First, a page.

By Robert Sberna (He will follow Vincent Asaro's trial for Gangsters Inc. This piece was written on 10-27-15. You can find his other articles here. His latests book Badge 387: The Story of Jim Simone, America's Most Decorated Cop is available on Amazon and at stores near you.)
But he seemed to have few fans among the wiseguys and goodfellas who knew him during the time of the Lufthansa Airlines heist.
At the federal racketeering trial of Vincent Asaro, now in its second week, Asaro and government informant Gaspare Valenti can be heard on tape repeatedly denigrating Hill.
The “Marty” he referred to was Martin Krugman, a hairstylist and mob associate who had received a tip that large amounts of currency were flown monthly to the Lufthansa cargo terminal at JFK Airport.
Hill took Krugman’s information to Burke, who quickly pulled together a robbery crew and masterminded the $6 million score. Asaro, who oversaw the Bonanno family’s criminal operations at JFK, assisted Burke with the orchestration of the robbery. Valenti was also a key participant in the heist.
A former Bonanno soldier and the cousin of Asaro, Valenti became a mob turncoat in 2011. He subsequently recorded hundreds of hours of conversation with Asaro, during which Hill’s name occasionally surfaced.
On tapes that were played for the jury, Valenti and Asaro could be heard complaining that Hill got too much credit for the robbery.
“He [Hill] made a big thing that he was on the score and he wasn’t,” Valenti said on tape.
“Yeah,” Asaro agreed.
When Hill died in June 2012, Asaro and Valenti chatted about an upcoming memorial service for Hill, with Valenti asking Asaro if he planned to attend.
“No!” Asaro said.
The two men then repeatedly swore about Hill while discussing their shared distaste for him.
Curiously, Hill never mentioned in Pileggi’s book that Asaro or Valenti were involved in the Lufthansa robbery.
Despite Hill’s own minimal role in the heist, he certainly maximized that involvement in books and movies that were spawned by the daring caper.
While trying to earn a living as a writer in Manhattan in the late 1980s, I stumbled into a working partnership of sorts with Hill after being introduced to him by one of his family members. Hill was living in California at the time, ostensibly receiving treatment for his alcoholism and heroin addiction.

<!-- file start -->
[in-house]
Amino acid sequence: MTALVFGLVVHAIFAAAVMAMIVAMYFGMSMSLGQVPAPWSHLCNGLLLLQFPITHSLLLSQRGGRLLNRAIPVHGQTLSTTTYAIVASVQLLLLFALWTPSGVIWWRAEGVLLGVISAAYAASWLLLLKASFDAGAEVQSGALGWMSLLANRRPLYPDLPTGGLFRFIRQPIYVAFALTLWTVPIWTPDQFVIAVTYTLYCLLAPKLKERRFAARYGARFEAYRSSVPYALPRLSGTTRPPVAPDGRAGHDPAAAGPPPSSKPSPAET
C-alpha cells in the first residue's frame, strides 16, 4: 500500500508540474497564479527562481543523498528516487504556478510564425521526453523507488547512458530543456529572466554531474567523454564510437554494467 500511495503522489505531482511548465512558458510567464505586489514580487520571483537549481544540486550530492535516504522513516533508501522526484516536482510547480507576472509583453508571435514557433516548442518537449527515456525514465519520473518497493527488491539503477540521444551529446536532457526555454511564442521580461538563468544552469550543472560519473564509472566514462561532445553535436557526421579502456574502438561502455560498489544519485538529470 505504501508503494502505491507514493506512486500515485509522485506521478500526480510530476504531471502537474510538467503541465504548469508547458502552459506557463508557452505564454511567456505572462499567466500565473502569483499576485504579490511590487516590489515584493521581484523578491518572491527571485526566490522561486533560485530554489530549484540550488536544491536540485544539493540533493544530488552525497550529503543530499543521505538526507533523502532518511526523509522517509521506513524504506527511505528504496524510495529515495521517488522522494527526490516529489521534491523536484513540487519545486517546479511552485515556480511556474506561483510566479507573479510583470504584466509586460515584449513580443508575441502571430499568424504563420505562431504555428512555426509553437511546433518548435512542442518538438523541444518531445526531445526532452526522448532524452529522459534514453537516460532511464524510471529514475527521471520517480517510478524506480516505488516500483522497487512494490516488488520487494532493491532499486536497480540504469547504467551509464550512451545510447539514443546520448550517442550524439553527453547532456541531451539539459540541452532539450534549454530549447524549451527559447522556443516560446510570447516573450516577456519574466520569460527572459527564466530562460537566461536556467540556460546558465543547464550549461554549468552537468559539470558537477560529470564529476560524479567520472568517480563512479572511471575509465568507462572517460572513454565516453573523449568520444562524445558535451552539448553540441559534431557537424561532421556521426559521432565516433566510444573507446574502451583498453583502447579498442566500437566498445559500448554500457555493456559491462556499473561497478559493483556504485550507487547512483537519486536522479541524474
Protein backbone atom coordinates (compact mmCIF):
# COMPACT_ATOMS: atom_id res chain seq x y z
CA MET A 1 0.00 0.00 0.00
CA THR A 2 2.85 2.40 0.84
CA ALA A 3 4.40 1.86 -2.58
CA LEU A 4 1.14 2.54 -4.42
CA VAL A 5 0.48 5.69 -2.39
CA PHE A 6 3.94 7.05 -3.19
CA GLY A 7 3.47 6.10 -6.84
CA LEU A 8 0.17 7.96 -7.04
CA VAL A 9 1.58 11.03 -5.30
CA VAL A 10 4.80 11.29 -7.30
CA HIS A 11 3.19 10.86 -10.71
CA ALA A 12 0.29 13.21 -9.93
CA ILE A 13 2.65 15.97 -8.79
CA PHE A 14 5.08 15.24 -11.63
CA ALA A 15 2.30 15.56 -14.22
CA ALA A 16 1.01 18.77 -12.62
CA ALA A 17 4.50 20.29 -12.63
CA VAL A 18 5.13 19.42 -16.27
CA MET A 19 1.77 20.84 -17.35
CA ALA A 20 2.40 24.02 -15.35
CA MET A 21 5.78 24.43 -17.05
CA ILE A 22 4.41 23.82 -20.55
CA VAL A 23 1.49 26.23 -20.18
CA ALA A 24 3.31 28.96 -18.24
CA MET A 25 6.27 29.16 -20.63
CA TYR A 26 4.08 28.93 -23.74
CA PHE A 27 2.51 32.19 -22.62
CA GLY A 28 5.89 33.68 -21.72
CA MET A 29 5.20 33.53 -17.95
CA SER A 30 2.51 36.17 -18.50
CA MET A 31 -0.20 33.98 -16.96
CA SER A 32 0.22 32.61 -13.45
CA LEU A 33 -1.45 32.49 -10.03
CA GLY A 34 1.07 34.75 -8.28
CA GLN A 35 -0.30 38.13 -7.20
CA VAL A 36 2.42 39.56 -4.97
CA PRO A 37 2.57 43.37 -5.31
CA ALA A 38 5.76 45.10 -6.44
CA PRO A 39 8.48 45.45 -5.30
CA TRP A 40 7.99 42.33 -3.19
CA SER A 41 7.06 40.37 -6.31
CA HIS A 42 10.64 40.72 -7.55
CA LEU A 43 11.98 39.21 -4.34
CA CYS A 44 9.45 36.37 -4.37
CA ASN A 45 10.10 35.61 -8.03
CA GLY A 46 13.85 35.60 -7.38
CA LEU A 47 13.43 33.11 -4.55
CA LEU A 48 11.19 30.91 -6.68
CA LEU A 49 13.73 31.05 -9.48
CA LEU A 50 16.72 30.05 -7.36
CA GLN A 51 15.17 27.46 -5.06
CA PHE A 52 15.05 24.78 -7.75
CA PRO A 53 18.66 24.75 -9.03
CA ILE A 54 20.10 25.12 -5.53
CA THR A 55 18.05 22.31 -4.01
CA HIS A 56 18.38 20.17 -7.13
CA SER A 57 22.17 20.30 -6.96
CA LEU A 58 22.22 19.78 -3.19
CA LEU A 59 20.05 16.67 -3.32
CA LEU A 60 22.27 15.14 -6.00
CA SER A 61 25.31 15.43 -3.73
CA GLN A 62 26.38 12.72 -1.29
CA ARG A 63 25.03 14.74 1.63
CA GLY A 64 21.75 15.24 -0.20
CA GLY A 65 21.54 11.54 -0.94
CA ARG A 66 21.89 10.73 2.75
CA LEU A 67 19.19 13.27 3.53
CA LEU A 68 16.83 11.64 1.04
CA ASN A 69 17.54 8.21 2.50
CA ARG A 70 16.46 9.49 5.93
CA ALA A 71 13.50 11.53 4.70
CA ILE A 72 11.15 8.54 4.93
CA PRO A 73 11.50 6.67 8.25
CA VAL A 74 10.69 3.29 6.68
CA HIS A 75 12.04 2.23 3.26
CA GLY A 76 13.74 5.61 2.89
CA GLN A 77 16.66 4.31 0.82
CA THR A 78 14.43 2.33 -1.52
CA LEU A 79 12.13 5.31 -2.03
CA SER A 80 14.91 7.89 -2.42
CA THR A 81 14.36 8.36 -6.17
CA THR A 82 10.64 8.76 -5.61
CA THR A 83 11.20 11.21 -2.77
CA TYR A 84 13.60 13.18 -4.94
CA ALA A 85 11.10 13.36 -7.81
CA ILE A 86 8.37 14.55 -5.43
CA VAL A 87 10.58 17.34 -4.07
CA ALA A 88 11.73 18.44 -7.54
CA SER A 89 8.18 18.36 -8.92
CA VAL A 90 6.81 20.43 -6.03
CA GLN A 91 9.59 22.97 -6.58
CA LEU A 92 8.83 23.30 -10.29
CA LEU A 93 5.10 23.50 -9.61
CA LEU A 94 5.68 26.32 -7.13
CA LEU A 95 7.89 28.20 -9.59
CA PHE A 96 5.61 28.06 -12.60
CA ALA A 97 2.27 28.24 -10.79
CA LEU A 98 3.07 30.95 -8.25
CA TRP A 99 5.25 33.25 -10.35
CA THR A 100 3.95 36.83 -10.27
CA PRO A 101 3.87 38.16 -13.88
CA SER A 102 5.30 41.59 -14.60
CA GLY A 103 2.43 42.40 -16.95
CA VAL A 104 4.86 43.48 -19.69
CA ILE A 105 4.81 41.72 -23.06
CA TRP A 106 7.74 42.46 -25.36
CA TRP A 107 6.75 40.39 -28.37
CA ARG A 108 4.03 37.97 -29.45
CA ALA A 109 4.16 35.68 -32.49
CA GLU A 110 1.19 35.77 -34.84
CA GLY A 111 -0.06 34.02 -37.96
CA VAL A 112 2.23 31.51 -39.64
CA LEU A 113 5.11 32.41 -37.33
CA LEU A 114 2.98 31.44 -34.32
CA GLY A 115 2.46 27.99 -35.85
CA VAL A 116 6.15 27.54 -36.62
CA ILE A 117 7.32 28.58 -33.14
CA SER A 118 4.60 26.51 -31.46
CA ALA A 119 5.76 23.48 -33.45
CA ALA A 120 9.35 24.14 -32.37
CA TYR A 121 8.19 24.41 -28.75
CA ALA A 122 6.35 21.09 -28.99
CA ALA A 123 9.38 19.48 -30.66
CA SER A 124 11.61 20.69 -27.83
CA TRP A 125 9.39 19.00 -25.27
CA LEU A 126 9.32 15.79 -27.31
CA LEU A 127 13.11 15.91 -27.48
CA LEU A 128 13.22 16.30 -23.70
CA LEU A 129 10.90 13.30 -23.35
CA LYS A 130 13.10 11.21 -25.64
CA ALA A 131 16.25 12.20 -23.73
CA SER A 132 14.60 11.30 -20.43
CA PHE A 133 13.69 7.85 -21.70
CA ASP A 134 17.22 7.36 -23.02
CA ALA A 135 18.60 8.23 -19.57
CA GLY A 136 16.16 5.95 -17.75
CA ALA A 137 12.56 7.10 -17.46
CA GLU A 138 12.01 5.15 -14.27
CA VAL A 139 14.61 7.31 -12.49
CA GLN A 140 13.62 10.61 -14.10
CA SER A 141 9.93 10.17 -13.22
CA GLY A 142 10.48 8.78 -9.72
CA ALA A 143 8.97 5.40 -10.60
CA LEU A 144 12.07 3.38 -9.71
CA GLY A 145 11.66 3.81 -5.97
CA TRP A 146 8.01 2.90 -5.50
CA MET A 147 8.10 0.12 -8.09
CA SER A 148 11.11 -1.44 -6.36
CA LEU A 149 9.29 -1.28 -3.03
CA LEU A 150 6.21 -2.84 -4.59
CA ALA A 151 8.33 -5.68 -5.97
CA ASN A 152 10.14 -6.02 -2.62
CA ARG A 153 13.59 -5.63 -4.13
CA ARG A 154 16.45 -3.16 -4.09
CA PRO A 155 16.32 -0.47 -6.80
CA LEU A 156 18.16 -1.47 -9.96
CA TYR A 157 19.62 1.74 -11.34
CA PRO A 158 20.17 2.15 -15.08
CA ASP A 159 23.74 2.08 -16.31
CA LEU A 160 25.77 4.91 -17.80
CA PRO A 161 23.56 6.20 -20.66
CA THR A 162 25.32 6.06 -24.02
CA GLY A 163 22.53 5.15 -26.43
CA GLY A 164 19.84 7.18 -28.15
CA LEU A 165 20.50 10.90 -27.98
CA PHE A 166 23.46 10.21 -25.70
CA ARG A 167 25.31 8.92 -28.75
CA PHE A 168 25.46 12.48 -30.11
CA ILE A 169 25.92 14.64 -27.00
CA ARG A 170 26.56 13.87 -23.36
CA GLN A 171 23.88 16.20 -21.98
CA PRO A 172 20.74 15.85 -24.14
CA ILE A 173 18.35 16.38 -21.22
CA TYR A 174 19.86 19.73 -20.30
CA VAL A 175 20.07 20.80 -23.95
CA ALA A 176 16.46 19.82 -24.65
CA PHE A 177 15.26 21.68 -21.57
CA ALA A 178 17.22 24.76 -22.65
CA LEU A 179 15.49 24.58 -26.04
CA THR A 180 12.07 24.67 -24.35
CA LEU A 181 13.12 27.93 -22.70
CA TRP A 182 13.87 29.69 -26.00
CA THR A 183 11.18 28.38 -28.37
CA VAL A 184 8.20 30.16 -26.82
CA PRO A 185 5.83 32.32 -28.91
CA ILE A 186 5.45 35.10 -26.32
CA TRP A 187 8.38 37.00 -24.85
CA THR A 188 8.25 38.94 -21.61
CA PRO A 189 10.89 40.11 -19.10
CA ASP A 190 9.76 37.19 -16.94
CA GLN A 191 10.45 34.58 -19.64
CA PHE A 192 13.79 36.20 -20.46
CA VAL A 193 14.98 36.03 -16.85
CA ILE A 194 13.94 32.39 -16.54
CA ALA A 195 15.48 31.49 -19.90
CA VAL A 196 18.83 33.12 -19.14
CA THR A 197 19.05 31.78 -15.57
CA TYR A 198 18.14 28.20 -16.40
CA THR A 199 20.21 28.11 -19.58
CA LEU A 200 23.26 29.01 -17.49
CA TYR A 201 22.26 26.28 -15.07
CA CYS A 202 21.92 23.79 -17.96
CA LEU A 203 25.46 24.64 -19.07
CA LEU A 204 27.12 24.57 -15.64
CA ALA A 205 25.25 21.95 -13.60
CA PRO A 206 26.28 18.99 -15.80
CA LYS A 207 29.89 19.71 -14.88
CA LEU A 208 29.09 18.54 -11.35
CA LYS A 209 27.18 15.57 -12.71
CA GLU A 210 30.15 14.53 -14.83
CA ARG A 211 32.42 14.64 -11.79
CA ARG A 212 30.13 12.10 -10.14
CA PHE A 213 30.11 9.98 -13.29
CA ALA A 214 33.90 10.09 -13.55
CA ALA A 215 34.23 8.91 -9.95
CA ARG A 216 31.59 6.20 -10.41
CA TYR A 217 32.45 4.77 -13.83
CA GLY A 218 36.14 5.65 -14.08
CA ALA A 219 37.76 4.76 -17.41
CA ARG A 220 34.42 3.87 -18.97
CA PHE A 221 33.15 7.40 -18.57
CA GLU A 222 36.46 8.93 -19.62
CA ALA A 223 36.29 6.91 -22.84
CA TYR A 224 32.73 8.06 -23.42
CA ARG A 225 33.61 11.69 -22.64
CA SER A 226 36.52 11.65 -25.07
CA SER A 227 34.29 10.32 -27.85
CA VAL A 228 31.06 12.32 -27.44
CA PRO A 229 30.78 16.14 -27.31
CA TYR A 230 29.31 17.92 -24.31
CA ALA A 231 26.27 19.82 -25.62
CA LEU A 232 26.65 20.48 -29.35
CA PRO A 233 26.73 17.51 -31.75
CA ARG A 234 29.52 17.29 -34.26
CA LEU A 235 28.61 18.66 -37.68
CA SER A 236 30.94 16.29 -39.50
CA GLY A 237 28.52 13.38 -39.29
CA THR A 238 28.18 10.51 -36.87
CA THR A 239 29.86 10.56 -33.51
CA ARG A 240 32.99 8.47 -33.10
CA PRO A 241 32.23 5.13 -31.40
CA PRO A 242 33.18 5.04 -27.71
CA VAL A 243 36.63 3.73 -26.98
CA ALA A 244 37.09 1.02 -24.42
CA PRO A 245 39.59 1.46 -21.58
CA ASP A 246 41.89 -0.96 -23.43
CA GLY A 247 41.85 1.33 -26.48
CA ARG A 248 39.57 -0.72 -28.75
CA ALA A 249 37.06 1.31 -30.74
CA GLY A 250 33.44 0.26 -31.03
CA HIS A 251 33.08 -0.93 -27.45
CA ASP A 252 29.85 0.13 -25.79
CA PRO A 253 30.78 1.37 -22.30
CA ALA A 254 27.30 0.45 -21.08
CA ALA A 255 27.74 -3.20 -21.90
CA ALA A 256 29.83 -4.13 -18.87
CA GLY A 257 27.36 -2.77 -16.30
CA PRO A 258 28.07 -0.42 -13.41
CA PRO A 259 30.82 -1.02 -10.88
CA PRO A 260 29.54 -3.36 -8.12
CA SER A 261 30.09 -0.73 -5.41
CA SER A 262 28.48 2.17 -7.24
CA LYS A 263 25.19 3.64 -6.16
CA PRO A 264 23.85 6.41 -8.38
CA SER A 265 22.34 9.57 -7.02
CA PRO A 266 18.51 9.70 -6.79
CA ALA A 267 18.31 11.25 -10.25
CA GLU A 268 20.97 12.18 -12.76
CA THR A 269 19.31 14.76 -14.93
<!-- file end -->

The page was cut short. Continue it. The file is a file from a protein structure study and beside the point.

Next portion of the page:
I never met him, but we spoke on the phone dozens of times. He was engaging and amiable, but also drunk during most of those conversations (peppermint schnapps was his drink back then).
Our plan was to write a sequel to Nick Pileggi’s book, with the storyline covering Hill’s life after Witness Protection and his reentry into mainstream society as a gainfully employed citizen. In actuality, Hill had been thrown out of the WITSEC program for repeatedly violating the U.S. Marshal’s instructions about maintaining secrecy. On more than one occasion, he’d gotten liquored up in a bar and loudly announced his true identity.
During his sober moments, I found Henry to be somewhat of a chameleon, with an intuitive sense for knowing what I—as a writer—wanted to hear. His ability to read people and situations, along with his adaptability, probably helped him to navigate the treachery of the mob, particularly since he was not a made man and could have been whacked with little consequence.
Henry, although he was prone to digression and rambling, was adept at growing a kernel of a Mafia incident or tradition into a dramatic narrative.
For assistance in shaping the story of Henry’s supposed redemption after his life of consorting with the mob, I met with Hill’s book agent, Sterling Lord, a colossus among literary types at that time. Lord then arranged for me to meet with Nick Pileggi in the Manhattan apartment he shared with his late wife, Nora Ephron.
Back then, Pileggi was busy developing a screenplay (which I assume was “Casino.”) He had neither the time nor patience to indulge my newbie questions about authoring, but he quickly sketched out a basic three-act drama for the sequel that included the appropriate dramatic crises and climaxes.
However, I couldn’t stop myself from informing Pileggi that I, a former journalist, “wasn’t comfortable” with the authenticity of Henry’s crime stories or his sobriety. I also told Pileggi that I suspected Henry hadn’t gone straight and was still running his small-time rackets. In reply, Pileggi shot me a withering look that seemed to ask: “Are you seriously letting facts disrupt a good nonfiction story?” He then ushered me—snappily—from his apartment. He might as well have pointed me in the direction of Ohio, because I would return there shortly.
The book deal with Hill never materialized, mainly because of New York’s “Son of Sam” law. The legislation, named for serial killer David Berkowitz (who signed his notes “Son of Sam”), prohibited felons from profiting from their crimes by writing books and movies. Hill couldn’t get paid, so he (and our publisher) lost interest.
I’d lost my opportunity to break into the big leagues of book publishing. I left New York disillusioned, but at least I had a suitcase full of names to drop.
Robert Sberna is an investigative reporter who has written a short-format book on the Lufthansa robbery, “The Mystery of the Lufthansa Airlines Heist,” which is available on Amazon. Sberna hosts www.thecrimebeat.com.
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